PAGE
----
In the aftermath of the holidays, we’ve been reflecting on the importance of sharing meals and cooking as a family. It’s not easy to squeeze healthy meal time into a busy family’s schedule. But for kids, it’s worth it.

Family meals are bonding experiences that can significantly benefit children. According to a Columbia University study, children who regularly eat with their parents are less likely to have substance abuse problems later in life, show better academic performance, and report feeling closer to their parents than children who eat with their families less often. Statistics aside, a family meal is its own reward. A great article in the Atlantic puts it this way: “The dinner table can act as a unifier, a place of community. Sharing a meal is an excuse to catch up and talk, one of the few times where people are happy to put aside their work and take time out of their day.”

Between work, school, and extracurriculars, coordinating family meals is hard. Plenty of us in the Laurus Crew remember wolfing down dinner on the kitchen counter some nights. More importantly, we remember the nights that were able to gather around the table with our families. So don’t stress too much about the quantity of family meals. It’s the quality—not of the food, but of the ritual—that matters.

For brave parents, we have another suggestion for Family Meal Night: cook with your kids. It might seem like a fool’s errand to invite a messy child into your orderly kitchen, but the outcomes are worthwhile. Children that learn to cook from a young age are more likely to eat healthy as adults. Cooking lessons, whether at home, school, or camp, are an opportunity to teach children about healthy ingredients. This knowledge will allow them to make informed decisions about what they choose to eat later in life. Furthermore, people that learn to cook from a young age are less likely to rely on fast food or instant meals. Nobody wants their children to living off of ramen noodles when they get to university!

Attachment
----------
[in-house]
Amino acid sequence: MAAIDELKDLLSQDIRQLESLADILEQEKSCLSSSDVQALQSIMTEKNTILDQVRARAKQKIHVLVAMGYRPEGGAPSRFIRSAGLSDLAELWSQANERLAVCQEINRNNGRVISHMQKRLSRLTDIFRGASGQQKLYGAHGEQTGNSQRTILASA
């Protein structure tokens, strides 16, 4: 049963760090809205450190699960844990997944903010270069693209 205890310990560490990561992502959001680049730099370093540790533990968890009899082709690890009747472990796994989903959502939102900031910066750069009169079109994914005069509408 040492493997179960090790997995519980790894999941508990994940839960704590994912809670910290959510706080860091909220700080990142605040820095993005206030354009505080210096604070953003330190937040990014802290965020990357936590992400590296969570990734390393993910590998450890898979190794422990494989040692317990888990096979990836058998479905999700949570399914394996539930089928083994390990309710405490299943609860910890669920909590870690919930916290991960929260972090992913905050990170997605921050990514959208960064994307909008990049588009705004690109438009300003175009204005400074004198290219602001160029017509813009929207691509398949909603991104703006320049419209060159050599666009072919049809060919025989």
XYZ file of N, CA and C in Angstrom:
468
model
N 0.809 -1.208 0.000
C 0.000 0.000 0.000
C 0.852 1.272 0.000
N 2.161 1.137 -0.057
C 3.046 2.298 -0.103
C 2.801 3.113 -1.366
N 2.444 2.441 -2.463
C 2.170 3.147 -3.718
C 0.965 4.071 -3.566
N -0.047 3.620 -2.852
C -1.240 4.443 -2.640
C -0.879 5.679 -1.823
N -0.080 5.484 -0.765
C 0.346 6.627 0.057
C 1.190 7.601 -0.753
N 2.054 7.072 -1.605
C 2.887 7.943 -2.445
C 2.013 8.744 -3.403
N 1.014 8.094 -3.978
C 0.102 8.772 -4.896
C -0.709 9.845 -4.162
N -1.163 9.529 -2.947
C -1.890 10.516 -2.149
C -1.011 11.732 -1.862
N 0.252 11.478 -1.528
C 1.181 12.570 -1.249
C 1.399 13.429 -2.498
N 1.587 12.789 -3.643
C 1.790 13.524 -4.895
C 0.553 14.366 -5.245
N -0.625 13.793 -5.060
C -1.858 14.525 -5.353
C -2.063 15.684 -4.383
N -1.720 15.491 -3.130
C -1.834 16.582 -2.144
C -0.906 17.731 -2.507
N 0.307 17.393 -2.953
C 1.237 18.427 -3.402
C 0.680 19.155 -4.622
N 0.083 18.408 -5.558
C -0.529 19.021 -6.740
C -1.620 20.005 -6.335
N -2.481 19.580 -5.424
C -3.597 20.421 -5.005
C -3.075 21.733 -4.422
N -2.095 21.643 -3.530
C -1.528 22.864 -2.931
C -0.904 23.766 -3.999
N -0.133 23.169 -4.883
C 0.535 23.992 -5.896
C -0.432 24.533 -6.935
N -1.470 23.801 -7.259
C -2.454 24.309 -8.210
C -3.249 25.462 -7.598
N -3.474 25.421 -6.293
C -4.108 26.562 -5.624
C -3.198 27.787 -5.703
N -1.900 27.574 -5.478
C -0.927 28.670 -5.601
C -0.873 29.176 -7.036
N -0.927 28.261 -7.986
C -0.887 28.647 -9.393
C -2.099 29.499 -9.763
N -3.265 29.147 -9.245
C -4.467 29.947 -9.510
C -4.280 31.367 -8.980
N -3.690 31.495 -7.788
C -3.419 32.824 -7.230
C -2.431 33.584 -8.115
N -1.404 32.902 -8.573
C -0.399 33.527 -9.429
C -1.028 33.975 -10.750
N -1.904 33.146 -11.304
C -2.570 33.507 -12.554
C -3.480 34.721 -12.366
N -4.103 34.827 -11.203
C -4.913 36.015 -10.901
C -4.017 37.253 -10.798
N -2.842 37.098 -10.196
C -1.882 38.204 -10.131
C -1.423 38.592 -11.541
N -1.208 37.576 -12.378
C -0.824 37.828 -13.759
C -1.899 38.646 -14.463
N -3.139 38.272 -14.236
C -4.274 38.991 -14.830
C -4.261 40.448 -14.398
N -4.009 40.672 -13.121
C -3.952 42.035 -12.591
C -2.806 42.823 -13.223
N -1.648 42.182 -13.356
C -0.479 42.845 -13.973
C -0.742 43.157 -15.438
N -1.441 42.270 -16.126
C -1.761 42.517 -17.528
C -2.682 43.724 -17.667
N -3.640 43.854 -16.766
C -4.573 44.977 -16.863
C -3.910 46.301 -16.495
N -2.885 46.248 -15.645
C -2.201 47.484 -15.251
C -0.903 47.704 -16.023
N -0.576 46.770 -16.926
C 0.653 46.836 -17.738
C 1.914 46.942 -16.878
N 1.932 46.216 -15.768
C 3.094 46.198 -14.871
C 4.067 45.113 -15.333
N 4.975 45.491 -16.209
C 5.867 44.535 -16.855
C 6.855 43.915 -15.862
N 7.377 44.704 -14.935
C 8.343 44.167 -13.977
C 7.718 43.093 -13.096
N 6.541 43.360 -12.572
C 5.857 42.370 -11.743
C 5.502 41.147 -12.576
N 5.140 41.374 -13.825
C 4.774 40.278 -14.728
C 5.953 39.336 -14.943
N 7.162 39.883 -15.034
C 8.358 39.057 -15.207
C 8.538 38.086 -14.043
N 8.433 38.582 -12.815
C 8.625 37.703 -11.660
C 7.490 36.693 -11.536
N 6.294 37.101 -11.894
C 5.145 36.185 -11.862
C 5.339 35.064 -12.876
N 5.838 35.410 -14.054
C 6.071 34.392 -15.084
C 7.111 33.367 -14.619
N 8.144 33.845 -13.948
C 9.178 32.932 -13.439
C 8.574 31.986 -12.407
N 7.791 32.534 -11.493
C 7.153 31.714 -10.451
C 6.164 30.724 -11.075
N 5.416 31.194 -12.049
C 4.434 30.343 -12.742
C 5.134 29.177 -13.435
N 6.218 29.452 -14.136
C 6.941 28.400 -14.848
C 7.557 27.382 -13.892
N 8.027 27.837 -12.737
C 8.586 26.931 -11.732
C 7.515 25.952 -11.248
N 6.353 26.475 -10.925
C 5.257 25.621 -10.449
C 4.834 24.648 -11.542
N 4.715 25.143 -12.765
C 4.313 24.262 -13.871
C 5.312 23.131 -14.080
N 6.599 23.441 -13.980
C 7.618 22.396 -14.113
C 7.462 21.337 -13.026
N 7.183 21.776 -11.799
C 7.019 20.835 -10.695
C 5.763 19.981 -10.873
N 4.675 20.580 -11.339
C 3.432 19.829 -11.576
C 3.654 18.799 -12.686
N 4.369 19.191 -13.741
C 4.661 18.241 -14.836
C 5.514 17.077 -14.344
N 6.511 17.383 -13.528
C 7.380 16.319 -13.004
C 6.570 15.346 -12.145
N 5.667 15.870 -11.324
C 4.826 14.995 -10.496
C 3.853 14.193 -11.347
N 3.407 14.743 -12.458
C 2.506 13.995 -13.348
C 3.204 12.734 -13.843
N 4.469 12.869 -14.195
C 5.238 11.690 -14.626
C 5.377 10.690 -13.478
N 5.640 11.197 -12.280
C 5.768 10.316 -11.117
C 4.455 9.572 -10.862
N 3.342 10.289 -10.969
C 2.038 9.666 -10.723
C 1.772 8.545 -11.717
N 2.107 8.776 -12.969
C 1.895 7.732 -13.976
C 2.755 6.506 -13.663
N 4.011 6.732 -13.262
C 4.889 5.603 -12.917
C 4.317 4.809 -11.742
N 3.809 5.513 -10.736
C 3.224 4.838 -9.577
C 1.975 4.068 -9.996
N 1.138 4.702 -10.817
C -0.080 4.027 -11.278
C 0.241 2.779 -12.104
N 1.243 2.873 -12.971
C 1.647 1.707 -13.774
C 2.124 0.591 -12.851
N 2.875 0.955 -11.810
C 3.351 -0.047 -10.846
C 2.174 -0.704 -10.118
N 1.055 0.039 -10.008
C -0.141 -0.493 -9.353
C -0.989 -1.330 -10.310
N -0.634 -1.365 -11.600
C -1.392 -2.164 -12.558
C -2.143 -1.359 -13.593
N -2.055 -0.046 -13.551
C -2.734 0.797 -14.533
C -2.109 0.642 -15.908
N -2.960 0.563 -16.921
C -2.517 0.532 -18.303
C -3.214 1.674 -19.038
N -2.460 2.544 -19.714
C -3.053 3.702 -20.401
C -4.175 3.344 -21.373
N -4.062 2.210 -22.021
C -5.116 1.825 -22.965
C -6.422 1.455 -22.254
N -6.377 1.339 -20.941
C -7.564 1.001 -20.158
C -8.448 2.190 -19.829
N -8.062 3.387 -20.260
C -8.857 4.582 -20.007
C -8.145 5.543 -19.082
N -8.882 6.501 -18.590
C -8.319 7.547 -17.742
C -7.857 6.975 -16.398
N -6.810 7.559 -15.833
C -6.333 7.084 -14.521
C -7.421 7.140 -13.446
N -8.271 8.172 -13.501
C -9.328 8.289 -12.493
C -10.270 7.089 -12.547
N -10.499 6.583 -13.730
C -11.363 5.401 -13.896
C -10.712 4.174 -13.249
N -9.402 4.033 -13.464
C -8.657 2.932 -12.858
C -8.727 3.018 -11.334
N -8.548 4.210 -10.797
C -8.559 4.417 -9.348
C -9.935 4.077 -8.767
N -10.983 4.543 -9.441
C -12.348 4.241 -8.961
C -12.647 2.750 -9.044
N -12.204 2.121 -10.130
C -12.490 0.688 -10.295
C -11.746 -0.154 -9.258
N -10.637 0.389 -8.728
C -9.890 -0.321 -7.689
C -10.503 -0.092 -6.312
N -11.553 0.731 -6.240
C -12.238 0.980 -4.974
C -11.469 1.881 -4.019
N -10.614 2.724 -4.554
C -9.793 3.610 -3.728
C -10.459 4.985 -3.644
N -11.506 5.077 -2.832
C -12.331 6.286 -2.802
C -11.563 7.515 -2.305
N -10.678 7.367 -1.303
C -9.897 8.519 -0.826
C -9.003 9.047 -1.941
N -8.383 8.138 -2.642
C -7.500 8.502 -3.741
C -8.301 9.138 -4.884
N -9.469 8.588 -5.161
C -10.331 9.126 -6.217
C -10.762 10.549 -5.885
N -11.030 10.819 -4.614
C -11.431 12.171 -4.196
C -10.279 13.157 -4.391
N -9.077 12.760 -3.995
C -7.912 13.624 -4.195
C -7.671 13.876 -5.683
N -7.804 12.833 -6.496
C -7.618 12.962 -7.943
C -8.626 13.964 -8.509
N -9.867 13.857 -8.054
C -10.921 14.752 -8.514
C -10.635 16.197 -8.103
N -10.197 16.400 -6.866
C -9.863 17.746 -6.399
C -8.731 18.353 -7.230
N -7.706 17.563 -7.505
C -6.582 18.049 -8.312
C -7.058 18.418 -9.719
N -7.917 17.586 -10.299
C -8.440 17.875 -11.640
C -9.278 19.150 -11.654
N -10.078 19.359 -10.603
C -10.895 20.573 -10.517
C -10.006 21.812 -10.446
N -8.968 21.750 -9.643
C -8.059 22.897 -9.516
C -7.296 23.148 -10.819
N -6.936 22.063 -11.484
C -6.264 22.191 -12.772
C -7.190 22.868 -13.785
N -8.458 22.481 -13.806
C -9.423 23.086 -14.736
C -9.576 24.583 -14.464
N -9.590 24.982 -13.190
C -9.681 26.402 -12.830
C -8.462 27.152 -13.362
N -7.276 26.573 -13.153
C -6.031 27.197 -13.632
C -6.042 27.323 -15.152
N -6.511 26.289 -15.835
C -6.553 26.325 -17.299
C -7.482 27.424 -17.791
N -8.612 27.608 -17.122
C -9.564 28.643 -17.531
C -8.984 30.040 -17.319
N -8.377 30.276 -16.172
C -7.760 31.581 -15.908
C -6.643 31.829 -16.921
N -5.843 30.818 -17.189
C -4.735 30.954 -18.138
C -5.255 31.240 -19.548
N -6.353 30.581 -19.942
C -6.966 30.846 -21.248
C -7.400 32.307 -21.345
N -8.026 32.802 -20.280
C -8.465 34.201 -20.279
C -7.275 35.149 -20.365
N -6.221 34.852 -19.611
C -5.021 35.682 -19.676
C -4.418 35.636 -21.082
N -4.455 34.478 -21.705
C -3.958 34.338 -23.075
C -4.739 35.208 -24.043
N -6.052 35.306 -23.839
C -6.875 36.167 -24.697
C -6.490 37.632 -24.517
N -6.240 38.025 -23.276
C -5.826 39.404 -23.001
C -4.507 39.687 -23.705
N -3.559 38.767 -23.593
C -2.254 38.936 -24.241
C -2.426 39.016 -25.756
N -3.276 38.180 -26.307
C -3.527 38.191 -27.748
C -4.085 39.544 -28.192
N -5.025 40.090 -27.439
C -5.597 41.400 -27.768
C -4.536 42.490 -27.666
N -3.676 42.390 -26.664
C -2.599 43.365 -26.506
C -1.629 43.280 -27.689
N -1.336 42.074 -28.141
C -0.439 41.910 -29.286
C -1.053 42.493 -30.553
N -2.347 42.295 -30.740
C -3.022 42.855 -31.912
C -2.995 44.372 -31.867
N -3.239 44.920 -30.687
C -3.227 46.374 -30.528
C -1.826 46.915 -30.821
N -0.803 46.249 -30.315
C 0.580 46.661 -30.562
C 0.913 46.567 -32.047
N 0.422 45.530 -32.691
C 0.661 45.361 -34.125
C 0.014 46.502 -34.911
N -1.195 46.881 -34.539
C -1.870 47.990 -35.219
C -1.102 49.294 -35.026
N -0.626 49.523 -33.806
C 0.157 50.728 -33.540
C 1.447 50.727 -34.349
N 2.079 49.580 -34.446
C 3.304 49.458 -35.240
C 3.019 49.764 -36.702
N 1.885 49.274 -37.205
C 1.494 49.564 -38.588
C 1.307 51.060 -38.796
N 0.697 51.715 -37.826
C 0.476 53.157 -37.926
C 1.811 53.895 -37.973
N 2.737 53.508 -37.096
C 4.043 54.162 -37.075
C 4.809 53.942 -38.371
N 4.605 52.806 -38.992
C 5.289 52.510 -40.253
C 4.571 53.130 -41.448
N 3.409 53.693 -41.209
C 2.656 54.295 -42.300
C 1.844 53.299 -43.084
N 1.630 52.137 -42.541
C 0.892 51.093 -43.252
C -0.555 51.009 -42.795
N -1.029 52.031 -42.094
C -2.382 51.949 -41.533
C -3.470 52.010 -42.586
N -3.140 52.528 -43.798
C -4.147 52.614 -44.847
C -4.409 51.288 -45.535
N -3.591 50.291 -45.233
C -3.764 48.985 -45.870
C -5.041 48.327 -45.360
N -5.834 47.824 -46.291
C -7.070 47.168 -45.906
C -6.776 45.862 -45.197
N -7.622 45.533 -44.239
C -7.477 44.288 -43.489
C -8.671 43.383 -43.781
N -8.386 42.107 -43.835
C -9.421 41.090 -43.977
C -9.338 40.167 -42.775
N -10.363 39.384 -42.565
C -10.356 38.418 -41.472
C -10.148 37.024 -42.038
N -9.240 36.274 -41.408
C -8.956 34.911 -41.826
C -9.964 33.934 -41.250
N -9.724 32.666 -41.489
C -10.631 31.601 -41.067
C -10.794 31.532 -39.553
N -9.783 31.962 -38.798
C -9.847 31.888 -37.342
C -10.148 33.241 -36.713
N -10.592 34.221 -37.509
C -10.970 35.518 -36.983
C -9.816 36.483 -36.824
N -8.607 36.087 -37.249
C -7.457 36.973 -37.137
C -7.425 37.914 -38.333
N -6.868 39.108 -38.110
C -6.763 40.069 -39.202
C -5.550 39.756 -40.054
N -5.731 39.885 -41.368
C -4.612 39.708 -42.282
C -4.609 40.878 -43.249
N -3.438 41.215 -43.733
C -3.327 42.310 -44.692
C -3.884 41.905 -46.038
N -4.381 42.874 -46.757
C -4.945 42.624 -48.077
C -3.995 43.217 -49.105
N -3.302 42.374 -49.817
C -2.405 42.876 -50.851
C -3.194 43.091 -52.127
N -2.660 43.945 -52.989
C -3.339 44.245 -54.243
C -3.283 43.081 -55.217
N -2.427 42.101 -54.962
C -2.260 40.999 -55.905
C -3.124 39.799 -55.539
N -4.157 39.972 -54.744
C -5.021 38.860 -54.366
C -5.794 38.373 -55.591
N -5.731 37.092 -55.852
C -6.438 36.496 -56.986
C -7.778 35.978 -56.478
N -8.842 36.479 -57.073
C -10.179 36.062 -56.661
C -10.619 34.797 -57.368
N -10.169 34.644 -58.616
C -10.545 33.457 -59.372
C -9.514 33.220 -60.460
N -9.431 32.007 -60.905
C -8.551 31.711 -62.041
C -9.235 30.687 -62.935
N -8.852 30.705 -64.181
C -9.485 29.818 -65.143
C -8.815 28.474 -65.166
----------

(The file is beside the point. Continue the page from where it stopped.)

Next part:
Note: many of us lived off Ramen noodles anyway, so no guarantee this will stop your kids from doing that, but let’s make sure they at least know how to cook; to survive after first year university!

In addition to its health benefits, cooking lessons can bring families closer together. Many of us remember learning recipes from our parents or grandparents. Cooking lessons are way of passing on your family’s traditions and cultural heritage. In this sense, you’re passing on more than a practical skill to your children when you invite them into the kitchen—you are passing on a piece of your family history to the next generation. With any luck, your children will someday teach those recipes to yet another generation of your family.

With everything that goes into caring for kids, it’s easy to lose sight of the broader values of eating and cooking. The way children learn to eat and cook is integral to their long-term health and sense of community. It’s more than a meal—it’s a lifestyle.

Interested in signing your kids up for cooking lessons? Be sure to check out Laurus’ cooking STA this summer!

If you have questions or comments, we would love to hear from you! Laval Laurus Summer Day Camp!

Leave a comment

Your email address will not be published. Required fields are marked *